Referring now to FIG. I of the drawing, there is shown an exploded diagrammatic view ofa stacked arrangement of plies I0 comprised of scrim I2 and outer plies I4 and I6. Scrim I2 is comprised of two webs, l8 and 20. The webs are comprised of a plurality of substantially parallel, low denier, continuous monofilament strands. If a web is the product resulting from complete fibrillation of striated film the strands will be unconnected; if, as above set forth, mechanical working is discontinued prior to complete fibrillation of the striated film, at least some of the strands will be interconnected by means of tiny side fibrils which do not restrict to any substantial degree the freedom of movement of the strands. It is not essential that the strands be uniformly spaced or that all strands be spaced from one another. Thus, for example, when a web is the product resulting from fibrillation of striated film, several strands of the web may be adjacent one another in flat bundles of from about two to about five strands with no substantial spacing between the strands of the bundle and the web may be comprised of several of these flat bundles spaced from one another and/or from single strands.
Adhesive is applied from either an aqueous dispersion or an organic solvent solution thereof to either the external surfaces of the scrim I2 or to the surfaces of the outer plies adjacent the scrim. Slight bonding pressure is then applied to form nonwoven fabric 30. Pressure applied will usually be of the order of from about 10 to 100 p.s.i. The formed assembly is subsequently dried at temperatures of from about 180 F. to about 300 F. Nonwoven fabric 30 is comprised of outer plies 14 and 16 and scrim 12, the outer plies l4 and 16 being bonded together through openings in the scrim by means of the applied adhesive, the strands of scrim 12 being essentially unbonded to one another and to the outer plies 14 and 16.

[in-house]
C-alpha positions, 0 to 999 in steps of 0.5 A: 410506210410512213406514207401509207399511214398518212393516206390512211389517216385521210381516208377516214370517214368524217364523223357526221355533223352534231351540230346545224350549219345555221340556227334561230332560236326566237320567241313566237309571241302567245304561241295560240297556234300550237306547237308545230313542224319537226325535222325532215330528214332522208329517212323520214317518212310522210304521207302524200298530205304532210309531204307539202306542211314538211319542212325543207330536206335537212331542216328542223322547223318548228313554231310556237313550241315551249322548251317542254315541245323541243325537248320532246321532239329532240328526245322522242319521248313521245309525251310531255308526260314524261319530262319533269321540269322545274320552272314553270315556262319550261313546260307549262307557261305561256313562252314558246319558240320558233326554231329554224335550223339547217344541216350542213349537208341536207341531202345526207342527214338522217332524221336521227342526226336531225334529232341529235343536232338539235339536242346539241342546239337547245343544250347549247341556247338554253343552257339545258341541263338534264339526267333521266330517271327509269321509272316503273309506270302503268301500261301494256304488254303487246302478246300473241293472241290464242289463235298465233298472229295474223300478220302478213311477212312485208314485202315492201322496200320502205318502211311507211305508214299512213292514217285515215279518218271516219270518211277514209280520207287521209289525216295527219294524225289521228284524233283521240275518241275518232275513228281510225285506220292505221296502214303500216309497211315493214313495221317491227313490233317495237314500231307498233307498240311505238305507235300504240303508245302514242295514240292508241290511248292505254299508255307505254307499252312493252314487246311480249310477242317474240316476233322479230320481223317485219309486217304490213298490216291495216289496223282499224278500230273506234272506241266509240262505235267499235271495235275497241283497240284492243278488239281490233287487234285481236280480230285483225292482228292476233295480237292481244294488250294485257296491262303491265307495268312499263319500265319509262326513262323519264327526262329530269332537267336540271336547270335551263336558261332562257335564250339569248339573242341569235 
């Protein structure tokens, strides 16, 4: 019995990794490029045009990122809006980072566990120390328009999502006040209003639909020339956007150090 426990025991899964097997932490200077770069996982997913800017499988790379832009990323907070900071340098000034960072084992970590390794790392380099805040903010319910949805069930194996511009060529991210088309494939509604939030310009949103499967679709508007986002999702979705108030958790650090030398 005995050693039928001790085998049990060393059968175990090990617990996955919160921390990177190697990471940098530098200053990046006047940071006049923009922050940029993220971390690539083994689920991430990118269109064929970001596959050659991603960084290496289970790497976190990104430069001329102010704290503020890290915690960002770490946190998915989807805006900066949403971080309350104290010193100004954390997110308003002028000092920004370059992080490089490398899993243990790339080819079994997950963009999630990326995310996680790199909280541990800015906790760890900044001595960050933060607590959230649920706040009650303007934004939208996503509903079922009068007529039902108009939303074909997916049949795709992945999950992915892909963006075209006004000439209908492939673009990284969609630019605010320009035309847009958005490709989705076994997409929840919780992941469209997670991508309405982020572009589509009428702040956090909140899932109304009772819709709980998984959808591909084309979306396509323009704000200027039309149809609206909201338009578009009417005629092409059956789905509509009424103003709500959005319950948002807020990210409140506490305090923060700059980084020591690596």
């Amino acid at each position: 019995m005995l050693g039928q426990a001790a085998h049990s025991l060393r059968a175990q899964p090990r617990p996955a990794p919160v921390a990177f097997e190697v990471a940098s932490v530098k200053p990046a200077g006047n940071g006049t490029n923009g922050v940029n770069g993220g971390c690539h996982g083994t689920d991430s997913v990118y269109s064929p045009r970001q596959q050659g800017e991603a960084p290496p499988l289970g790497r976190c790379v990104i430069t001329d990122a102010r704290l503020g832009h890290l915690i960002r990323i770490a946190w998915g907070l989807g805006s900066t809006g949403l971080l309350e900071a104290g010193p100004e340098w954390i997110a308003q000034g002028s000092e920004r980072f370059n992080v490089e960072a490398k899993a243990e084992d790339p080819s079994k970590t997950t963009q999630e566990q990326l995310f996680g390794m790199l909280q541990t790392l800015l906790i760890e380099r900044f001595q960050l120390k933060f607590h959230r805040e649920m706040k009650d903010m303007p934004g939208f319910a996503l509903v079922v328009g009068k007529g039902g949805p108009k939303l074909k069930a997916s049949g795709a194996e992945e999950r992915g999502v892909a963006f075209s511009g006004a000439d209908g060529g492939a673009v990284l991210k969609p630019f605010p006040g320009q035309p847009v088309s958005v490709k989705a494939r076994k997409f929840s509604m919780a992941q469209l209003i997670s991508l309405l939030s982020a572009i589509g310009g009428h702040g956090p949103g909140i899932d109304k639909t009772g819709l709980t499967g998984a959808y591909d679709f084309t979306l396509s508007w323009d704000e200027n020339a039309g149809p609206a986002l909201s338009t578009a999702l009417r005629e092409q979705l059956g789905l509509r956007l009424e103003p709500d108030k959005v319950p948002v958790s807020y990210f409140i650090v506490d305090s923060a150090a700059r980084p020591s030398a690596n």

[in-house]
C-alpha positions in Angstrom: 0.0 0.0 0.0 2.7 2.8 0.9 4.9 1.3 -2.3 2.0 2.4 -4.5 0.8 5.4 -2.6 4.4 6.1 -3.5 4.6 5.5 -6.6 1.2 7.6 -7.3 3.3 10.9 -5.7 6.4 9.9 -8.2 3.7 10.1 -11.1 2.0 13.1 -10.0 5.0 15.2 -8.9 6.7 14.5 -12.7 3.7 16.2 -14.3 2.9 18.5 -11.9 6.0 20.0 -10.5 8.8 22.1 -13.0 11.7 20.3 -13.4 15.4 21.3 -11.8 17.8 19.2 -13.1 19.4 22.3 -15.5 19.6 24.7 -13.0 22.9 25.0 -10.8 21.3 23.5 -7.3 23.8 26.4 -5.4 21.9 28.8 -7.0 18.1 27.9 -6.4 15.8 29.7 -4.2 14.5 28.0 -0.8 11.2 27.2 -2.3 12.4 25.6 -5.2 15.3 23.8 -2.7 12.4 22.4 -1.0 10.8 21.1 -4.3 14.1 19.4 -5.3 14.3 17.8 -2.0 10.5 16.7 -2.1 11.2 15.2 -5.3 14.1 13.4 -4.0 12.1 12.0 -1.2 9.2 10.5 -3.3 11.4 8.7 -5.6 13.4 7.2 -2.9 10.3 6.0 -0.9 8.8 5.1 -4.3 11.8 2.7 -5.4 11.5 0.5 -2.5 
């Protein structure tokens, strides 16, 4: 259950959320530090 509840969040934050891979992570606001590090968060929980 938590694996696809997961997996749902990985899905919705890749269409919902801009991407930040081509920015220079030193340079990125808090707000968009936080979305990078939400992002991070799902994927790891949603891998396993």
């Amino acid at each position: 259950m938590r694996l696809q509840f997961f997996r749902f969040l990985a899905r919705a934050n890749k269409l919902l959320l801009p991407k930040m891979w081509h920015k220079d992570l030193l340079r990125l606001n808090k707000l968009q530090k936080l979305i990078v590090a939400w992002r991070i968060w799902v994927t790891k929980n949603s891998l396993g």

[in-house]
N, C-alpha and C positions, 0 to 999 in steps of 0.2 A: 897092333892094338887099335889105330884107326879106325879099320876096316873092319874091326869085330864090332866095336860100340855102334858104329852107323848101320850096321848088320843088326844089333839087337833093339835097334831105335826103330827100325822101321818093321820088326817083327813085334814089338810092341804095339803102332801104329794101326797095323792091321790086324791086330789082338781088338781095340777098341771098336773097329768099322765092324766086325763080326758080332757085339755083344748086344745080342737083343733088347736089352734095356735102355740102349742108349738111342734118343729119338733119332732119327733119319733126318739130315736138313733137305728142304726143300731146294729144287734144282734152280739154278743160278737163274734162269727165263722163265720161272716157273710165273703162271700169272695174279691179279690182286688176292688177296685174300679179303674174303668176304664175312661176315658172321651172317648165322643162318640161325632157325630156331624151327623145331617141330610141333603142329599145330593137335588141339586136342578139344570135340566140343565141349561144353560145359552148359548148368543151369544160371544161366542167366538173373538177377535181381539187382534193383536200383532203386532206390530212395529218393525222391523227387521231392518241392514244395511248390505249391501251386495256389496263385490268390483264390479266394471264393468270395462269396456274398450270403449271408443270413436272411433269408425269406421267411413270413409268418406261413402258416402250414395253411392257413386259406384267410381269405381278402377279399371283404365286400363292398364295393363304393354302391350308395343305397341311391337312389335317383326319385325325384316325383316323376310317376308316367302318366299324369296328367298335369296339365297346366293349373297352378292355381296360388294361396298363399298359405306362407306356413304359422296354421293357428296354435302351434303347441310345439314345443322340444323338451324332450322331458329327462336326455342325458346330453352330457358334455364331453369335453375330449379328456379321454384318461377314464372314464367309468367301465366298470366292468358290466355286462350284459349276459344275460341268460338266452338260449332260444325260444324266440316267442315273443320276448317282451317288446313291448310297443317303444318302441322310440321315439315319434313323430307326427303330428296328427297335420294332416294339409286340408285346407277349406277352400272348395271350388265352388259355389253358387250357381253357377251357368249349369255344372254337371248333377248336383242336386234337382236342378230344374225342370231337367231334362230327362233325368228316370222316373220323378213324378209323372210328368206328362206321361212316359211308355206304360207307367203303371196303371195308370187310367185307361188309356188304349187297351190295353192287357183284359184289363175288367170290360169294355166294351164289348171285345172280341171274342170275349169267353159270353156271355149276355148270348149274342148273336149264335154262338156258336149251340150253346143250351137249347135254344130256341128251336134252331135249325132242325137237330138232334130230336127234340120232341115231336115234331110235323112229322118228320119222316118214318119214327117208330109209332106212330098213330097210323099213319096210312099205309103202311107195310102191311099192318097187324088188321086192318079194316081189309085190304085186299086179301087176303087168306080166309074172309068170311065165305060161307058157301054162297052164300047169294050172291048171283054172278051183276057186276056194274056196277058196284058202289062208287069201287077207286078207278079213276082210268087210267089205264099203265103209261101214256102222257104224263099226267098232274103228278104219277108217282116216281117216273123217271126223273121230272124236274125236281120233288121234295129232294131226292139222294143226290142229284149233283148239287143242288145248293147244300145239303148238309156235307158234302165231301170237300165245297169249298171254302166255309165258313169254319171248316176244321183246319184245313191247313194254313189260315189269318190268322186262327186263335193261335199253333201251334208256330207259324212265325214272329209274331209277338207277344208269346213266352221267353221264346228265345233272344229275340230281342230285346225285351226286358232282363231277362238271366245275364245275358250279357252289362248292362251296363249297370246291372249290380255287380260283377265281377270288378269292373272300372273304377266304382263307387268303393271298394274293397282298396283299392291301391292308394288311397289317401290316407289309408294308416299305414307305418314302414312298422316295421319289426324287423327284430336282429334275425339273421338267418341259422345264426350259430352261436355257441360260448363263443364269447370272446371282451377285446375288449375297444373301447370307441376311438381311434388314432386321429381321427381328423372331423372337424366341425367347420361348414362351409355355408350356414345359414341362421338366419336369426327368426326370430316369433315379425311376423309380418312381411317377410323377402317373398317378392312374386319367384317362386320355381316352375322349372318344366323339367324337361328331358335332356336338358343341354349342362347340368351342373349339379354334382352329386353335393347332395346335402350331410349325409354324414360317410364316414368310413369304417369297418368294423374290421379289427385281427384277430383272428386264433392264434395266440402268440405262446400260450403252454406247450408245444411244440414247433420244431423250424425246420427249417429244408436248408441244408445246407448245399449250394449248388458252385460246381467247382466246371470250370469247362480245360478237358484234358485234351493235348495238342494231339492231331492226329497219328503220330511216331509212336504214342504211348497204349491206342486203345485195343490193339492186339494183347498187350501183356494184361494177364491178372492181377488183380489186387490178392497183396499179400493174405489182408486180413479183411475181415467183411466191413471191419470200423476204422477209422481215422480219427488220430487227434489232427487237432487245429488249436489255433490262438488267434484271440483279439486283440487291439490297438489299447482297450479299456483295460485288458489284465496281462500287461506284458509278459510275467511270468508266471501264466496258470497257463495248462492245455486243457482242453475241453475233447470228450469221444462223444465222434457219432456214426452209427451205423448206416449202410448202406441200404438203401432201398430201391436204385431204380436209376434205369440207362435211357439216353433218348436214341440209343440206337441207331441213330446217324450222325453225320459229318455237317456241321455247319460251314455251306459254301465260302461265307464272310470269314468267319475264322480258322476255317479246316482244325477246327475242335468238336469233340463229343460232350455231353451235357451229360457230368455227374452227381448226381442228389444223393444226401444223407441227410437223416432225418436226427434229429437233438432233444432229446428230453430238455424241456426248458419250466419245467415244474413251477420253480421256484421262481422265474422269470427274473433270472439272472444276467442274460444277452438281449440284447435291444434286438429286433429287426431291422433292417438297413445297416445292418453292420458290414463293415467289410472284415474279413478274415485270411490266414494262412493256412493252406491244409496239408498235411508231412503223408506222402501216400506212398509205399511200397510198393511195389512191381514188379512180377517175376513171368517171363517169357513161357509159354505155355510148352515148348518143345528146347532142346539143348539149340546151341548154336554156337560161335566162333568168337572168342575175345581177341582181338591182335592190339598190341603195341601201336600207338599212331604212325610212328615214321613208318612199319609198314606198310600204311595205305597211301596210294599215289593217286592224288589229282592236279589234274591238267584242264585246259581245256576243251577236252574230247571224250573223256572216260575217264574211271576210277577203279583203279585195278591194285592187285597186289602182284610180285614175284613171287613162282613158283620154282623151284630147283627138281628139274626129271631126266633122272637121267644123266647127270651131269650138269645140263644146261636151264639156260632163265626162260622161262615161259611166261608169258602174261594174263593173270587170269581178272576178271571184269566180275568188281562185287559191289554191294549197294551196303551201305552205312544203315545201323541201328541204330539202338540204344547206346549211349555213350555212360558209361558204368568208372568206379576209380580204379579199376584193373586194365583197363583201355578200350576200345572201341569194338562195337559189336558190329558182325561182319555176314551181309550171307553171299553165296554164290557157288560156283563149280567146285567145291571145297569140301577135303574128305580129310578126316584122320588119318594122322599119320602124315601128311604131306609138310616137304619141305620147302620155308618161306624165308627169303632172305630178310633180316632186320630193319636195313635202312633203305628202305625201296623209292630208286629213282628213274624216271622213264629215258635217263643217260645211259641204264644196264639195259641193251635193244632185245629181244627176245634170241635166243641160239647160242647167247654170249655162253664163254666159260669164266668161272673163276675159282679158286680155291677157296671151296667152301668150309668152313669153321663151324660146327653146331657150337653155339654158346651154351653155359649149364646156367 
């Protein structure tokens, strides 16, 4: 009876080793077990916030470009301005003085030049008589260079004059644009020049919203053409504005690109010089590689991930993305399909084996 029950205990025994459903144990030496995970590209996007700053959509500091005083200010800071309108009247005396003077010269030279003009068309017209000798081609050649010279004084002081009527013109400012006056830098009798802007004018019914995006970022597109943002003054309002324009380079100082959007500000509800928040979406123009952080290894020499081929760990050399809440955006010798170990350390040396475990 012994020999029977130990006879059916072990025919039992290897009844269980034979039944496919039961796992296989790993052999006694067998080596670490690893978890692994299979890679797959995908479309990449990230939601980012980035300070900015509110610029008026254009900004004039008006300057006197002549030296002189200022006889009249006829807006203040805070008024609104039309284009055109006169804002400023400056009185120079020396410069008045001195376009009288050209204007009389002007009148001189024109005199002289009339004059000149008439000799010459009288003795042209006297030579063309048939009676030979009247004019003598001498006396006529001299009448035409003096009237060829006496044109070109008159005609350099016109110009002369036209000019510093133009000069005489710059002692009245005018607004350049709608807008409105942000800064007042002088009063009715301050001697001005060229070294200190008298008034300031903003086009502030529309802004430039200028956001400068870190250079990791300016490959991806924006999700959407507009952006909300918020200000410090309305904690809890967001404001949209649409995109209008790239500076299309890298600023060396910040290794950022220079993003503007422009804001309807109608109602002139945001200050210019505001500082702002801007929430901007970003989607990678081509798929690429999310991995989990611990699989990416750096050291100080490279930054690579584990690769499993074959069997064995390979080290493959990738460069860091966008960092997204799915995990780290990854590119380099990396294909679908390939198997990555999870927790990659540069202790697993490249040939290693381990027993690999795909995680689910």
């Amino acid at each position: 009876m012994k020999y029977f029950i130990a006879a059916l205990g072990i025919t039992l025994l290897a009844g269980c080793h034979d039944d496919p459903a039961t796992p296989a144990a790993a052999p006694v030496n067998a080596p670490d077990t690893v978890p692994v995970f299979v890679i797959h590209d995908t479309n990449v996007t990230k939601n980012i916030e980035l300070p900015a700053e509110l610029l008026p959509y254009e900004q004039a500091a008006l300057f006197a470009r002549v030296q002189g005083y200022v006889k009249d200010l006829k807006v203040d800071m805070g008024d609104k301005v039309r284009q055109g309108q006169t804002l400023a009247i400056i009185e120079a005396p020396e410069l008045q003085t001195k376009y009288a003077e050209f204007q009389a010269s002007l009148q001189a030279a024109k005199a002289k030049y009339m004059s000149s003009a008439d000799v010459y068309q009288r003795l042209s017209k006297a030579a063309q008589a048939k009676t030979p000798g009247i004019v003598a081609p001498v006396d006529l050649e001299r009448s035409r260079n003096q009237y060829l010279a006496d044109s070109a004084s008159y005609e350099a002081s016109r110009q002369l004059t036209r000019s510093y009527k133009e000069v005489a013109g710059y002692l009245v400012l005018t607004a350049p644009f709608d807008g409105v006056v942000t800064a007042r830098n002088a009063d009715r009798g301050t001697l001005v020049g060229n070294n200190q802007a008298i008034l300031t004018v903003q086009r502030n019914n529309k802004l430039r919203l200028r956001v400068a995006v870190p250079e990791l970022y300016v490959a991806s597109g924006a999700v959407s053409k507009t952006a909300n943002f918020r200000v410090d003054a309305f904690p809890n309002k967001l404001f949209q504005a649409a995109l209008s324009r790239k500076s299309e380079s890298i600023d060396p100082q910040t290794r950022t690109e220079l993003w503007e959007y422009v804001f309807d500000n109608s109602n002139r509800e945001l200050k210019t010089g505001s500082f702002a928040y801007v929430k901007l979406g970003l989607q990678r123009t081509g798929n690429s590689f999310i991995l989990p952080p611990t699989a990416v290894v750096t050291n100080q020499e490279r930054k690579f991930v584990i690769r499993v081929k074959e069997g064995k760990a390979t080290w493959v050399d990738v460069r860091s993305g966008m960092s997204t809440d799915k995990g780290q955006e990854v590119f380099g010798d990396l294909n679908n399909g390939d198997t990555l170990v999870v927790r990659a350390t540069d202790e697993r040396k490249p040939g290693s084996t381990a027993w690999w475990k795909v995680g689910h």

Thus, for example, two plies of dry cellulose fibers are airlaid on screens, and the top surface of each ply is sprayed with an aqueous dispersion of an adhesive that will adhere well to cellulose fibers but not to polypropylene. A scrim which is comprised of polypropylene strands is placed between the two damp plies to form a sandwich structure which is passed through a press roll and then dried. Carrier screens are removed and there is provided a nonwoven fabric in accordance with this invention.
in another method, thin, dry, naturally bonded sheets of cellulosic pulp fibers are used as the outer layers. in this method, the adhesive can be applied directly to the outer layers. Alternatively, the adhesive can be applied to both sides of the scrim and the outer plies then applied to the adhesive damp surfaces of the scrim. In this latter method, the scrim serves merely as a carrier for the adhesive. The prepared sandwich structure is then passed through a press roll and subsequently dried to provide the nonwoven fabric.
The following examples are illustrative of this invention. All parts and percentages are by weight unless otherwise specified.
EXAMPLE 1 A dry sheet of bleached kraft soft wood pulp is cut into asinch squares, and 25 grams thereof is placed in a blender and defibered during 5 minutes of vigorous agitation. The resulting fluffy, defibered mass is used to air-lay two plies of dry fibers on 100-mesh metal screens about 9 inches square. The weight of each ply is about 1.0 grams.
Each ply, including its carrier screen, is placed in a holder inclined at about 60 to the horizontal, and adhesive, in the form of a 20 percent solids aqueous suspension, is sprayed onto each exposed fiber surface. The adhesive employed is a terpolymer of ethyl acrylate, N-methylol acrylamide, and ethyl methacrylate.